Not a bad showing for the first try. Other powders need to be tried, of course, and while the 80 gr. Sierra made a good showing, I am wondering if I should not have tripped over the 70-75 gr. match bullets which would favor higher velocities perhaps exceeding 3000 fps. from this same barrel.
At Alliance, most of the guns being shot were from longer barrels and things like Encores and XPs that permit more muscle than Contenders handle. So, why dink with the Contender? I was trying to stay traditional. Don's earlier work and original claims to fame were centered around 14" Contender barrels and, later, longer Contender barrels. It was within these parameter restraints that I laid out the challenge to achieve the most that could be achieved. And as always, it was to be done without going crazy with expensive brass and custom dies costing more than necessary.
I could have used the 5.6x50 R Bellm case which will hold up to 37 gr. of powder and permit the same pressure levels as the .223 Rem. and .222 Rem. Mag. Imp. But brass for the 5.6x 50 R ranges from about $69 to about $125/C. .222 Rem Mag. brass is $20 or less and of good match quality to boot. Dies for the Imp.?
I used the slightly shorter .223 Rem. Imp. Redding dies I bought from Lock, Stock, and Barrel for $54, higher than common dies, but not unreasonable for the loading opportunities it offers.
If time permits, I may put on the buttstock and 4-12 Leupold rifle scope before the 10x Burris comes back from repair, but I will be doing more work with this barrel as soon as I can.
Essentially equaling .22-250 Rem. performance, .222 Rem. Mag. Imp. has proven itself very well in slower twist barrels in the 1-10," 1-12," and 1-14" twists I have chambered it in, and it is showing a lot of promise with the heavy bullets.
I think I am on to something.
Left to right: Standard .223 Rem.,
.222 Rem. Mag., .222 Rem. Mag.
Imp. with 80 gr.
Sierra, 5.6x50 R,
and 5.6x50 R Bellm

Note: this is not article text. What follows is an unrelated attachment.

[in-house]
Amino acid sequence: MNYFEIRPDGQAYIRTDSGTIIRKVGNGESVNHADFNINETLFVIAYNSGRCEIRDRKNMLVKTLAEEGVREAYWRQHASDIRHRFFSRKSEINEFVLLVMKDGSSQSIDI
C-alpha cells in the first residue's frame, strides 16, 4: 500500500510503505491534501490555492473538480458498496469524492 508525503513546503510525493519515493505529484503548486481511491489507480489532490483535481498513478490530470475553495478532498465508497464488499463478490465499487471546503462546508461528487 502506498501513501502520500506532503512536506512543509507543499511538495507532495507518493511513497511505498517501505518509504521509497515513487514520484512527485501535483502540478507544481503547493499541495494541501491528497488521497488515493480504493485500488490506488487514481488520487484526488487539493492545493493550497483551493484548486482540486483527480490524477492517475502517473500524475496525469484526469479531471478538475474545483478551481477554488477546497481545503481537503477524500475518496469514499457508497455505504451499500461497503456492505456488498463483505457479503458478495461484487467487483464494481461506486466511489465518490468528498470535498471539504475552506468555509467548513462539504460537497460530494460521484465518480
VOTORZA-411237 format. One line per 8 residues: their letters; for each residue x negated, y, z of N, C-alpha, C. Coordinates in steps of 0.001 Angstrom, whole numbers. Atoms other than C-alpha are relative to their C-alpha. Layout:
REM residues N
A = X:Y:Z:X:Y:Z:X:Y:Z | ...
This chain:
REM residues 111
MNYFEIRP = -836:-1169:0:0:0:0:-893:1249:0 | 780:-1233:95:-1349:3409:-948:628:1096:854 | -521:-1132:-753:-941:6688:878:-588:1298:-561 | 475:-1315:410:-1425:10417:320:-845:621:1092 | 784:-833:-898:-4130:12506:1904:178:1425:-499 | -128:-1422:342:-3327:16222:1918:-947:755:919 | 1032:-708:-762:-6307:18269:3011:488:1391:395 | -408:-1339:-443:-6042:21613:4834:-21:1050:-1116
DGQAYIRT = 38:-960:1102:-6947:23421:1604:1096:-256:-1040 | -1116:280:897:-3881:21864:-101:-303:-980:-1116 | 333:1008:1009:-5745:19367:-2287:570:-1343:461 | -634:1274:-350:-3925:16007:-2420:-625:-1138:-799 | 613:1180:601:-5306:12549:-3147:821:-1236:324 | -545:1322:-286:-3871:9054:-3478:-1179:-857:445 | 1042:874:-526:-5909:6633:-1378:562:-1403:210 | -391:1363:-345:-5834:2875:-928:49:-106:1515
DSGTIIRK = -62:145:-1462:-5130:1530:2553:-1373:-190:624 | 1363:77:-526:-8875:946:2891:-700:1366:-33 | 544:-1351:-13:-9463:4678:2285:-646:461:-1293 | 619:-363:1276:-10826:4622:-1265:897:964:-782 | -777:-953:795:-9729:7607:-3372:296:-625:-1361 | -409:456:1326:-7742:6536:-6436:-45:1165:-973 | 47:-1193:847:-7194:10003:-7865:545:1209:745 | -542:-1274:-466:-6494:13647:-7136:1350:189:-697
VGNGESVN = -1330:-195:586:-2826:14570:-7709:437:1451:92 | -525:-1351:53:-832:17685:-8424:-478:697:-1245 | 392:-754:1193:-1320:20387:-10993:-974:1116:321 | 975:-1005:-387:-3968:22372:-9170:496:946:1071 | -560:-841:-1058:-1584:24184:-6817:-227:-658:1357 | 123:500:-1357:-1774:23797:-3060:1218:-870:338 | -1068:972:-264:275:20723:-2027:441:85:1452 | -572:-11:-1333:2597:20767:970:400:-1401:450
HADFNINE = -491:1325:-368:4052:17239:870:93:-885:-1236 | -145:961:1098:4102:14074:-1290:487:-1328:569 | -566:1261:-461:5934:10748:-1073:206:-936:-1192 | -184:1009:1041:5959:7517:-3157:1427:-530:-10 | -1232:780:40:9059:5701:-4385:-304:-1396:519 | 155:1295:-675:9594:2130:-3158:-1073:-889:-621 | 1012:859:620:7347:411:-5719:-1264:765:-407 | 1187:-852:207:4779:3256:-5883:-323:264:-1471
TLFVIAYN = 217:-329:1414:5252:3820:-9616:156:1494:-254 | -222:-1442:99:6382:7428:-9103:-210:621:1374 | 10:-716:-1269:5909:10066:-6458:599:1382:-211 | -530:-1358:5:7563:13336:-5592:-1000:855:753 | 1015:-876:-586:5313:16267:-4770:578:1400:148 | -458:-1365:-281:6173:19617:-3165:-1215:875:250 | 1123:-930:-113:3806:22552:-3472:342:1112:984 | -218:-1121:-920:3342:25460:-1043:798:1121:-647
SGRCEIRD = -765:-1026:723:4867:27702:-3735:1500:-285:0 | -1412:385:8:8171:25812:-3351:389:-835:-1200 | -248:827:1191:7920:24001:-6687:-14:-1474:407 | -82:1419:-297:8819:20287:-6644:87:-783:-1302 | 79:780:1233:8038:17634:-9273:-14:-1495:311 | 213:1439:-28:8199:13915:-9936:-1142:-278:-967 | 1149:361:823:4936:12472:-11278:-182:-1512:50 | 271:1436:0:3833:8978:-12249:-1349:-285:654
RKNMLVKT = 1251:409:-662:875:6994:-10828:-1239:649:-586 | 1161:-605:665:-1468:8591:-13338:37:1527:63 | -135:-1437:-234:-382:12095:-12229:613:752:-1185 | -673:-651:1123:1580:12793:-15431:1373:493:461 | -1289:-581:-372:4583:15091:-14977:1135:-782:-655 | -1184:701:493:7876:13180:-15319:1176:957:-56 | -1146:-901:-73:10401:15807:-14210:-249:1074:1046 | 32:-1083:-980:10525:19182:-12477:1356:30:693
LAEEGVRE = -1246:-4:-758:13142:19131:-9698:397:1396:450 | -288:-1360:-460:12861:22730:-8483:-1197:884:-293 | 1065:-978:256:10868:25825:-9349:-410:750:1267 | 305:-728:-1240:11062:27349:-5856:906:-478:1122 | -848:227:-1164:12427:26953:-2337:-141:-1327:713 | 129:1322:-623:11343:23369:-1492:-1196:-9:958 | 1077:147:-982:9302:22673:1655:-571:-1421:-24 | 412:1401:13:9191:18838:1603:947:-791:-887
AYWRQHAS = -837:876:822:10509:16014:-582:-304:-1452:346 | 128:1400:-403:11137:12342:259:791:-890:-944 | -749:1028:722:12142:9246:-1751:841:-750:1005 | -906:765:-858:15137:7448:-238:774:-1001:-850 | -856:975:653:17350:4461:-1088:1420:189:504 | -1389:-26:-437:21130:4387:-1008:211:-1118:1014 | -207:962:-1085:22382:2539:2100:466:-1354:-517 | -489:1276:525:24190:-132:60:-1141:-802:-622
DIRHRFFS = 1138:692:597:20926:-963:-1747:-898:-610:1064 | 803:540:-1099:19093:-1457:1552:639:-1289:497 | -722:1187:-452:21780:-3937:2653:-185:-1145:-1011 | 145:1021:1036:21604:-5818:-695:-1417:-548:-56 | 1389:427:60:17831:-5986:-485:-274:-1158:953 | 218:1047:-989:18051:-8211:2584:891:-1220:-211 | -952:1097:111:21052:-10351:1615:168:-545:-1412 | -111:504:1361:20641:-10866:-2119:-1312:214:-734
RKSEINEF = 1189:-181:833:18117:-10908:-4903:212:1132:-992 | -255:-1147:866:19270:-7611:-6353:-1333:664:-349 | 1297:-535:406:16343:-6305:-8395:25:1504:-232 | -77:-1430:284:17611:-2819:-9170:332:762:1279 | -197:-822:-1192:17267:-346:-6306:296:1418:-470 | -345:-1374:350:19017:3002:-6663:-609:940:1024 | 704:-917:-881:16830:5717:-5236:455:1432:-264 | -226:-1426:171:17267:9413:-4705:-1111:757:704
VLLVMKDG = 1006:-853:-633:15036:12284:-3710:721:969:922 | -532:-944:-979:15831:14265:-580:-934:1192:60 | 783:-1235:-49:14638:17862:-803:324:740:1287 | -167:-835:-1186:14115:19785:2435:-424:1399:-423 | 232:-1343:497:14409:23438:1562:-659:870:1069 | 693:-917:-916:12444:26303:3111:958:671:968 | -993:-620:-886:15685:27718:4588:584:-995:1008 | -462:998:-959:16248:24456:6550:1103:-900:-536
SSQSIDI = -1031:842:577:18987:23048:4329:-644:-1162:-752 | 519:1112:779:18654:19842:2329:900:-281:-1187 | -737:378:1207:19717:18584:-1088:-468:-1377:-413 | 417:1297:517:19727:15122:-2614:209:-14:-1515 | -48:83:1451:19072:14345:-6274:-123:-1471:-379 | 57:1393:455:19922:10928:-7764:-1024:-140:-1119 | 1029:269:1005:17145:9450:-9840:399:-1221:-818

Several things should be noted with these rounds standing side by side.
First the comparative difference in length between .223 Rem. and .222 Rem Mag. It is this difference in length that permits cutting out factory .223 Rem. throats in the process of rechambering the longer Mag case.
Second, note that the .222 Rem. Mag Imp. case is a tad shorter than the parent .222 Rem Mag case.
This is due to the case shortening when fire formed to the larger diameter. Note also the the Imp chamber must be cut for the full length standard case, and that case length of the Imp.
can be allowed to grow back to original Mag. trim length.
Third, note that a hybridized .222 Mag Imp can be had with a short neck like the 5.6x50 R Bellm by setting the chamber up to headspace on the case mouth instead of the neck/shoulder junction for fire forming, thus blowing the shoulder forward. Case length must be pretty precise to do this. Capacity can be increased substantially while still using common, economical .222 Rem. Mag. brass. Body length v. neck length can be whatever you want it to be.
Fourth, these cases share common dimensions and allow for cross-overs with dies. For example, you can size and load .222 Rem. Mag. with standard .223 Rem dies. .222 Rem Mag dies work for the standard 5.6x50 R case. In both of these instances, just back the dies off accordingly. .223 Rem Imp. dies work for .222 Rem. Mag. Imp. and are what I am loading the Imp. with. These same dies work with the 5.6x50 R. Bellm since .223 Rem Imp, .222 Rem Mag Imp. and 5.6x50 R Bellm chambers all share the same .370" shoulder diameter.
Note that the total body taper of the long bodied 5.6x50 R Bellm is only about .006." You cannot squeeze much more into a 3/8" diameter chamber than this, with the exception of the slightly smaller diameter 6mmx70 R or 6.5x70 R European cartridges which are longer than .30/06s by 7mm! I have not chambered for these and may never, but the thought is intriguing.
Within normal tolerance variations, all of these cases pictured share the same head diameter, and of course can operate at the same 55,000 psi, plus, pressures without risk of stretching the Contender frame.
With the combination of 5.6x50 R Bellm cases and .223 Rem. Imp. dies which are too short to reach the web of the case, WHEN the web needs to be sized, run cases through a Lee carbide .357 Mag size die after first drilling out the top of the die to clear the longer body of the 5.6x50 R case. I do this no charge if the die is supplied at the time I am doing the rechamber. It also lets me verify that the .357 Mag dies sizes small enough.
I specify Lee carbide .357 Mag dies because some .357 Mag. size dies do not size small enough. Lee nearly always does.
ifth and final point. Even though the 5.6x50 R brass is somewhat expensive, a couple hundred new cases and a rechamber job is still less than the cost of a new barrel if an existing .223 Rem barrel is shot out. Rechambering a shot out .223 Rem barrel to the longer case, either standard and using the same .223 Rem dies you already have (plus a .357 Mag size die as needed for the web area) or the Bellm-ized version for .22-250 performance, puts you back into operation with restored accuracy and much improved performance. Something to keep in mind.